In order to begin the project, the first thing that was needed was sound. With litter/rubbish being the album’s sound source, an adventure to collect various objects and scrap began. To start a sound bank, litter around the house was collected (plastic bottles, glass, tin cans, drink containers, crisp packets, cardboard, polystyrene cups, paper, plastic bags). Various textures and sonic characteristics were captured with the help of a Zoom H1 and variety of ways creating sound. This includes ways such as modifying the formation of objects such as plastic bottles and dragging different textured scraps across each other. By bending the plastic bottle and combining surfaces of divergent objects, it concluded new textualized sounds. The structure of the Zoom H1 also had a big play in the detailed recordings with the Stereo X-Y microphone mode, picking up an intricate stereo image. The X/Y mode captures a detailed stereo imaging due to the microphones’ position as both microphone’s grill are angled towards each other but without touching, being between 90° and 135° (Huber and Runstein, 2016). The adventure of recording then expanded into a new environment to collect litter sounds, the great outdoors. One particular sound was an empty bottle that collected rain drops, and when shaken, transformed into a maraca-like instrument. The advents of outside shows a theme of Bricolage, which is a technique that will be used throughout this project. The concept of Bricolage is inspired by the do-it-yourself attitude, creating an end result from objects of various odds and ends (Dezeuze, 2008). Bricolage carries the theme of recycling objects and providing them a new purpose, similar to how litter and rubbish is being treated within this project.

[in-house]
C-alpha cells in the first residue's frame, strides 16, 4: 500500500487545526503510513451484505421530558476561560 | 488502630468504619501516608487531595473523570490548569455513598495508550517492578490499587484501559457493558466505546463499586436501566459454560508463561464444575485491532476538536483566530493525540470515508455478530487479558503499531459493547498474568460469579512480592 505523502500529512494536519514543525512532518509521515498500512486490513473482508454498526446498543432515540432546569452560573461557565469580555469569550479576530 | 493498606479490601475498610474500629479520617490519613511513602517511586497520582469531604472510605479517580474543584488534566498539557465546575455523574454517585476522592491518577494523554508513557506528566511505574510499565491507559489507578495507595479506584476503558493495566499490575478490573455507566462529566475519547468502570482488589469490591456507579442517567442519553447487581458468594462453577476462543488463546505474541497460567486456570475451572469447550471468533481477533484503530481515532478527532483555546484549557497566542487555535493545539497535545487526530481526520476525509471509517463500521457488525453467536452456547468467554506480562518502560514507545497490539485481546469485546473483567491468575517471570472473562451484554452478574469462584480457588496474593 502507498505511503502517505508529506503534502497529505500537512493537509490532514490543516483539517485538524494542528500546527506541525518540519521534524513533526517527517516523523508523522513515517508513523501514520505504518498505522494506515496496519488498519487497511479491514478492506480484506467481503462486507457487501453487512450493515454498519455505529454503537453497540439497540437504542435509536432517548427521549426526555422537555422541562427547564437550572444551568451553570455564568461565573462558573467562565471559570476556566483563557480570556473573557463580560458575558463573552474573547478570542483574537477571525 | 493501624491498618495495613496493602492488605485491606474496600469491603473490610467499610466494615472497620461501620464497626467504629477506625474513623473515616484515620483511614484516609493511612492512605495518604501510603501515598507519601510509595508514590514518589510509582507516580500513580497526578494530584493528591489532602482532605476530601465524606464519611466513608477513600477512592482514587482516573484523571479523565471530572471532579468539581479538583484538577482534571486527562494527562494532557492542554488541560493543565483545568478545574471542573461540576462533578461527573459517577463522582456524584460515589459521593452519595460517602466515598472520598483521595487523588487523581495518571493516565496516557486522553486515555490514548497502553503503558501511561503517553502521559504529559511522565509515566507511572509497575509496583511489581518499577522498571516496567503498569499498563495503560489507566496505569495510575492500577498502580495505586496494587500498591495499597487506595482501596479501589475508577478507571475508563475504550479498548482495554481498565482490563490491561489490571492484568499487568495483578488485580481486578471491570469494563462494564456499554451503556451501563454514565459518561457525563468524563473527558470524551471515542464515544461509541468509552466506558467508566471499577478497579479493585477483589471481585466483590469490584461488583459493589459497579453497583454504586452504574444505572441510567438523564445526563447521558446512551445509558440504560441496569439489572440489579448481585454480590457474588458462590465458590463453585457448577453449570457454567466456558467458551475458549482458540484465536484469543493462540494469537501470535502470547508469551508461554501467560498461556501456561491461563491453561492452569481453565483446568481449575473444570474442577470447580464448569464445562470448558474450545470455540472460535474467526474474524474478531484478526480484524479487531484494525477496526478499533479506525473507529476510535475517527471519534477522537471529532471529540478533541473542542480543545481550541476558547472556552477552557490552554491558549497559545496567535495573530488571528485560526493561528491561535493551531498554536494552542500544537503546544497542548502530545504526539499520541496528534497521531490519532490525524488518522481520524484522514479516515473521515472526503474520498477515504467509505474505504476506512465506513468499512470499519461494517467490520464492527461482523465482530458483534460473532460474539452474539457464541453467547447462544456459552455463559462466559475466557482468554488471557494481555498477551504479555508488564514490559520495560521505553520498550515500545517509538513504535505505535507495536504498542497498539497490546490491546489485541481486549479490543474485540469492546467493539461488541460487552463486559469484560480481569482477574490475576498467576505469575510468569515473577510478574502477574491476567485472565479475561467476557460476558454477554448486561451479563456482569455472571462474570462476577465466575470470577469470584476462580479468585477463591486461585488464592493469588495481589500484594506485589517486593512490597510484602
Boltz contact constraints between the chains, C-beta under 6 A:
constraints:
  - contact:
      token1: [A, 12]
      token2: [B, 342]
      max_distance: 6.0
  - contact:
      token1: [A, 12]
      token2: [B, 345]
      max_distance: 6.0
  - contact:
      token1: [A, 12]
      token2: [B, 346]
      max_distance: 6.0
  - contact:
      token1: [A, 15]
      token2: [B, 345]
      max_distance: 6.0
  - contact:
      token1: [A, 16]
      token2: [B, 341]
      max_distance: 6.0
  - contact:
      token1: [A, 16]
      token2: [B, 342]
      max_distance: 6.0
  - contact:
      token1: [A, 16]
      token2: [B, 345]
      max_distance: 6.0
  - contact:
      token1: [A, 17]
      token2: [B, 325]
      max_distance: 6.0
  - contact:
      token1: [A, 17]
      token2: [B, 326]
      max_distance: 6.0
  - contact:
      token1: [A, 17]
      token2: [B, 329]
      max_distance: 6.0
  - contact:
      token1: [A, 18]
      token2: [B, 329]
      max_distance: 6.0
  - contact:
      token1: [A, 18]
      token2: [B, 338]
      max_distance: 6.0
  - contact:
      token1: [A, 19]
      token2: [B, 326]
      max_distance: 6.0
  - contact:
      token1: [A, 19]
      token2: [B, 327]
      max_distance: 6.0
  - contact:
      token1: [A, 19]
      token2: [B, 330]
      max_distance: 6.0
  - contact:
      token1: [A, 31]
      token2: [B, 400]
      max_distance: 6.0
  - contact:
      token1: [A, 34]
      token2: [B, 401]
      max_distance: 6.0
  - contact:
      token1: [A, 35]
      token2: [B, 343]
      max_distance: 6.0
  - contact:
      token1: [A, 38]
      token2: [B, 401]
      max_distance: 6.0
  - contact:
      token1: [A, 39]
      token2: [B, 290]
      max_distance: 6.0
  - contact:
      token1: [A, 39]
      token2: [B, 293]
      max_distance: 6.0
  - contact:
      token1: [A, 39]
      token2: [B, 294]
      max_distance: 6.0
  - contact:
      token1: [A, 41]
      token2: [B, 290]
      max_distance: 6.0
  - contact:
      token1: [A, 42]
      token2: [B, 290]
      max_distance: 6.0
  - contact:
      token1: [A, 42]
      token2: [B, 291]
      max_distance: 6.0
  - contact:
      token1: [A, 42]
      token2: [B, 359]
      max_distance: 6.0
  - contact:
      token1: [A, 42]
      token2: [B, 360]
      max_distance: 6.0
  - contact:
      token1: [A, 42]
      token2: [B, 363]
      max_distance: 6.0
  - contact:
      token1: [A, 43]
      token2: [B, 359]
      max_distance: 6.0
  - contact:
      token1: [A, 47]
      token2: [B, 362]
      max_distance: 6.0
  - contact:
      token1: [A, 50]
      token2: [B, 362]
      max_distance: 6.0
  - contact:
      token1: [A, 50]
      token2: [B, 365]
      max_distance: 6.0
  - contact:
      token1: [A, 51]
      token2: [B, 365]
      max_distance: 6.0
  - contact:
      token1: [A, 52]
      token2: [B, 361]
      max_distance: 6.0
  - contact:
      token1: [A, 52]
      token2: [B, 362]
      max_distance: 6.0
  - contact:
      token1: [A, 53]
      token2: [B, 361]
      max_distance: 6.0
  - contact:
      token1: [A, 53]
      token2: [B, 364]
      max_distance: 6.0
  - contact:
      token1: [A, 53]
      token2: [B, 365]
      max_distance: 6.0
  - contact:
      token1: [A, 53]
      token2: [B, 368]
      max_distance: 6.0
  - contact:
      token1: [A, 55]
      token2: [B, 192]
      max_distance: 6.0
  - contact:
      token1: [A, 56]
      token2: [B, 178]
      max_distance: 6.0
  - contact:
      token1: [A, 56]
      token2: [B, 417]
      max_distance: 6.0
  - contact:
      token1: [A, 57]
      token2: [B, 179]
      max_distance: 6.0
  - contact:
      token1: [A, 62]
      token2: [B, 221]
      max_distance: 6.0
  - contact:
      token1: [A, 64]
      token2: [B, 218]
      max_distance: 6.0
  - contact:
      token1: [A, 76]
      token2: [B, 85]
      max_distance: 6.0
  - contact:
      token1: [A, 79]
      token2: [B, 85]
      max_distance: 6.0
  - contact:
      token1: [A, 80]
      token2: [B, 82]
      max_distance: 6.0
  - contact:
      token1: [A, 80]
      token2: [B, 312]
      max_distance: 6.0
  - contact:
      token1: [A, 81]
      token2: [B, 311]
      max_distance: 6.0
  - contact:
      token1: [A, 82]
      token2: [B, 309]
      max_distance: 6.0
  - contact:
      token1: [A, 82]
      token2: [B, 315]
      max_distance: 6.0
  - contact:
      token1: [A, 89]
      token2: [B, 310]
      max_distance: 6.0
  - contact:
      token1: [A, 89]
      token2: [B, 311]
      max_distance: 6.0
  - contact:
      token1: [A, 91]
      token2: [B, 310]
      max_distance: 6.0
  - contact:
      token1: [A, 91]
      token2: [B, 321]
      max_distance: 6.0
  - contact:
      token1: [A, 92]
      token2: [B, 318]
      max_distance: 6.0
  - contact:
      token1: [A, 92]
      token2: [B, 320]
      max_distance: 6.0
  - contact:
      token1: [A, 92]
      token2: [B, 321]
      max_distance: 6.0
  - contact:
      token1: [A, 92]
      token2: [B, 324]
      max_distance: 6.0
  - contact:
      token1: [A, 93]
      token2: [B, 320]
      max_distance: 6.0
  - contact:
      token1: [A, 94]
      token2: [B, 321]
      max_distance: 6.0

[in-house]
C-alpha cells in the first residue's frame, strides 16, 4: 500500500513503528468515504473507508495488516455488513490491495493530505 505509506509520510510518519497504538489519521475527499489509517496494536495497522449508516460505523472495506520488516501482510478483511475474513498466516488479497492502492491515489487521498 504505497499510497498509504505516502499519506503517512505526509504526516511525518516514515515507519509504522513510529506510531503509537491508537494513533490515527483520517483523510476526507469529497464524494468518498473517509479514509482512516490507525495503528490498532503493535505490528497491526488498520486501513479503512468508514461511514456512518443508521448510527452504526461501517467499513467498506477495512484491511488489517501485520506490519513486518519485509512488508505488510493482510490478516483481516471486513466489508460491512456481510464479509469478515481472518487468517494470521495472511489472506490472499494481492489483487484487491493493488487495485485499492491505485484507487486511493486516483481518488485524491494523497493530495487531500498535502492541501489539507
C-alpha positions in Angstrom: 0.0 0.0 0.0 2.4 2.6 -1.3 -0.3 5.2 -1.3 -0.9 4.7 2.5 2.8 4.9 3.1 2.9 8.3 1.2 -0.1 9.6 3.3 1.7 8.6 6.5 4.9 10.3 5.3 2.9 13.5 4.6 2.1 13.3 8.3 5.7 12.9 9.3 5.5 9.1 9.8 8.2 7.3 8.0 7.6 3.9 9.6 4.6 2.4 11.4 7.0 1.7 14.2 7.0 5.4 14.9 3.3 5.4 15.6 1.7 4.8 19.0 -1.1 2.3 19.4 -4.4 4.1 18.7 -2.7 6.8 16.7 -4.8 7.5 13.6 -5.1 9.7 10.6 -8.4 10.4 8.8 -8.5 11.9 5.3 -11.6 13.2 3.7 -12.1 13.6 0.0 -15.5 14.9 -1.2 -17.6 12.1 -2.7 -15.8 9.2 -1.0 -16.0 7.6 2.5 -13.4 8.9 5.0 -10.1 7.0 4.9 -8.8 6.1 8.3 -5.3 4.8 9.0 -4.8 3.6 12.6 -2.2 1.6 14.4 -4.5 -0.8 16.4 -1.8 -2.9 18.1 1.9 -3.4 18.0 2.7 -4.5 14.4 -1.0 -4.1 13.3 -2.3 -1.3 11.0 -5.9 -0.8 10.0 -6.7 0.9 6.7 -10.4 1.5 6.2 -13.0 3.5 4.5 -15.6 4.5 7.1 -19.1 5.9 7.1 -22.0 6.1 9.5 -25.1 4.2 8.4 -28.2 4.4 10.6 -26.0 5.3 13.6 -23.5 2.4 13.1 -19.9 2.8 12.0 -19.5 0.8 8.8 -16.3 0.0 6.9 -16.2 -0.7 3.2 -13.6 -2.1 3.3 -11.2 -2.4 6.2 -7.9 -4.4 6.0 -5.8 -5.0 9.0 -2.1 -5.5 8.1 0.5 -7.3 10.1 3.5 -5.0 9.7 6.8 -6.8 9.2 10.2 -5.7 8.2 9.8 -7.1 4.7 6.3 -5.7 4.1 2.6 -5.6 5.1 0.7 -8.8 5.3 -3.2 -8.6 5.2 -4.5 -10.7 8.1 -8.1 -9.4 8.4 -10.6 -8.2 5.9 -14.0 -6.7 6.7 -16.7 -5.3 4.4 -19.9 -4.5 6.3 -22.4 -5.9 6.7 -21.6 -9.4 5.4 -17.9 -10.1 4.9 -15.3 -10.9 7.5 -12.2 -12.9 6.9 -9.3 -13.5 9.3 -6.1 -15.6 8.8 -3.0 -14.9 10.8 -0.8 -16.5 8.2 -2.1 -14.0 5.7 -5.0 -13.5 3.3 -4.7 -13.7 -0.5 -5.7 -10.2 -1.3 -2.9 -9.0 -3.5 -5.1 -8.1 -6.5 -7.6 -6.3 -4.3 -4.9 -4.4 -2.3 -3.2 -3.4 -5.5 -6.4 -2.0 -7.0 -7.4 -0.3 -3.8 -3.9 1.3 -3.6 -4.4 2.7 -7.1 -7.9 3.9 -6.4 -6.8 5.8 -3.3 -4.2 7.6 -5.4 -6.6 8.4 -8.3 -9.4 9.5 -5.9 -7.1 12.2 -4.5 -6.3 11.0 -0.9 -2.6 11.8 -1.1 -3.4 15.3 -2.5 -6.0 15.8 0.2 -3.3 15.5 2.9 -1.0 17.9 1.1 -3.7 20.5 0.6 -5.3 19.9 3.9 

The results from the Zoom H1 were pleasant, capturing particularly detailed sonic characteristics and textures, formatted in different shapes and tones that resemble percussion-like instruments to atmospheric sounds. Yet with these results, there was still a drive for a more complex, surreal collection of recordings. This was when contact microphones were introduced to the project. Contact microphones are unique in the way they work as they need to be in contact with an object and pick the sound through vibrations, capturing a dry, unnatural recording compared to a standard studio microphone (Nielsen, 2011). With using and placing a contact microphone on objects such as glass bottles, they are heard in a new way. It captured the vibrations of the bottle and any contact surrounding the object, leading to a collection of surreal, heavily atmospheric recordings. With the use of contact microphones, it has help create an unnatural, detailed collection of recordings which allows people to focus on the sound rather than the object that created the sound. The usage and outcome of using contact microphones show similar themes to the term objet sonore, a term coined by Pierre Schaeffer. This term refers to focusing on the sound for what it is, rather than the context it is placed in (Bick, 2008).
As of now numerous of techniques and equipment have been used to capture complex recordings of litter and rubbish, helping this project construct a healthy sound bank that can be visited when compositions start or when a sound is needed. Aforementioned techniques will continuously be used throughout this project alongside new ones to help expand the sample bank that is the core of this project.
Bick, A. (2008) silent listening [Online]. Available at https://silentlistening.wordpress.com/2008/05/09/the-concept-of-%E2%80%9Esound-object%E2%80%9C-objet-sonore-by-pierre-schaeffer/ (Accessed 28 December 2016).
Dezeuze, A. (2008) ‘Assemblage, Bricolage, and the Practice of Everyday Life’, Art Journal, vol. 69, no. 1, pp. 31-37.
Huber, D. and Runstein, E. R. (2016) Modern Recording Techniques, 7th edn, Massachusetts, Focal Press.
Nielsen, T. (2011) Tim Nielsen Special: On Microphone Addiction [Online]. Available at http://designingsound.org/2011/08/tim-nielsen-special-on-microphone-addiction/ (Accessed 10 January 2017).